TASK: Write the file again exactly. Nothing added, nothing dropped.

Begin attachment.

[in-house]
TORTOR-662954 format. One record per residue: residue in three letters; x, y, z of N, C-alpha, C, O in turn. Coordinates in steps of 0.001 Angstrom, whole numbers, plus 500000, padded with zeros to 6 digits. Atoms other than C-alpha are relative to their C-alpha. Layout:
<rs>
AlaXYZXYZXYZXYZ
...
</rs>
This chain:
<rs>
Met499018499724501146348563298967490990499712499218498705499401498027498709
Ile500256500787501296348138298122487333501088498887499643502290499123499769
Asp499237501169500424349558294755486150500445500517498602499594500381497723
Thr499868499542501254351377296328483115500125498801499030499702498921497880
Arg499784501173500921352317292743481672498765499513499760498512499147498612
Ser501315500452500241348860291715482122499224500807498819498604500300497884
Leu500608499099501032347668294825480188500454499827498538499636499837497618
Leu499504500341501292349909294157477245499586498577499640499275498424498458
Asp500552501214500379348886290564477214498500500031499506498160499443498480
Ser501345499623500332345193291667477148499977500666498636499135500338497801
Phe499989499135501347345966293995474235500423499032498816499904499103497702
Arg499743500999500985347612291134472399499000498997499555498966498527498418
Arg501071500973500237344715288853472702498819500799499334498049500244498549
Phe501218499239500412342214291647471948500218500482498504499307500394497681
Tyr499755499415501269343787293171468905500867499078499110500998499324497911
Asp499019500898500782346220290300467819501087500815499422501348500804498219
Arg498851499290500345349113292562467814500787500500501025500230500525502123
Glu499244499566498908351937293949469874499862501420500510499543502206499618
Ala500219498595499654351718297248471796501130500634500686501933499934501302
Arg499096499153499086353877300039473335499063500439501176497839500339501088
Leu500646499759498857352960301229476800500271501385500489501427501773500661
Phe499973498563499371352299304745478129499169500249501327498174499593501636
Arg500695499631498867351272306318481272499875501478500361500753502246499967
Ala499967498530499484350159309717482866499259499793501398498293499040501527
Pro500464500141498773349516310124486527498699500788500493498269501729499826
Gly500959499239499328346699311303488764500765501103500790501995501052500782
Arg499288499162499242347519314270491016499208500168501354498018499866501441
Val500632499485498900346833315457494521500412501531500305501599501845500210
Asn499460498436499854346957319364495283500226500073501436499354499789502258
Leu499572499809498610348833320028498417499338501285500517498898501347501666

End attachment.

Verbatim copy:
[in-house]
TORTOR-662954 format. One record per residue: residue in three letters; x, y, z of N, C-alpha, C, O in turn. Coordinates in steps of 0.001 Angstrom, whole numbers, plus 500000, padded with zeros to 6 digits. Atoms other than C-alpha are relative to their C-alpha. Layout:
<rs>
AlaXYZXYZXYZXYZ
...
</rs>
This chain:
<rs>
Met499018499724501146348563298967490990499712499218498705499401498027498709
Ile500256500787501296348138298122487333501088498887499643502290499123499769
Asp499237501169500424349558294755486150500445500517498602499594500381497723
Thr499868499542501254351377296328483115500125498801499030499702498921497880
Arg499784501173500921352317292743481672498765499513499760498512499147498612
Ser501315500452500241348860291715482122499224500807498819498604500300497884
Leu500608499099501032347668294825480188500454499827498538499636499837497618
Leu499504500341501292349909294157477245499586498577499640499275498424498458
Asp500552501214500379348886290564477214498500500031499506498160499443498480
Ser501345499623500332345193291667477148499977500666498636499135500338497801
Phe499989499135501347345966293995474235500423499032498816499904499103497702
Arg499743500999500985347612291134472399499000498997499555498966498527498418
Arg501071500973500237344715288853472702498819500799499334498049500244498549
Phe501218499239500412342214291647471948500218500482498504499307500394497681
Tyr499755499415501269343787293171468905500867499078499110500998499324497911
Asp499019500898500782346220290300467819501087500815499422501348500804498219
Arg498851499290500345349113292562467814500787500500501025500230500525502123
Glu499244499566498908351937293949469874499862501420500510499543502206499618
Ala500219498595499654351718297248471796501130500634500686501933499934501302
Arg499096499153499086353877300039473335499063500439501176497839500339501088
Leu500646499759498857352960301229476800500271501385500489501427501773500661
Phe499973498563499371352299304745478129499169500249501327498174499593501636
Arg500695499631498867351272306318481272499875501478500361500753502246499967
Ala499967498530499484350159309717482866499259499793501398498293499040501527
Pro500464500141498773349516310124486527498699500788500493498269501729499826
Gly500959499239499328346699311303488764500765501103500790501995501052500782
Arg499288499162499242347519314270491016499208500168501354498018499866501441
Val500632499485498900346833315457494521500412501531500305501599501845500210
Asn499460498436499854346957319364495283500226500073501436499354499789502258
Leu499572499809498610348833320028498417499338501285500517498898501347501666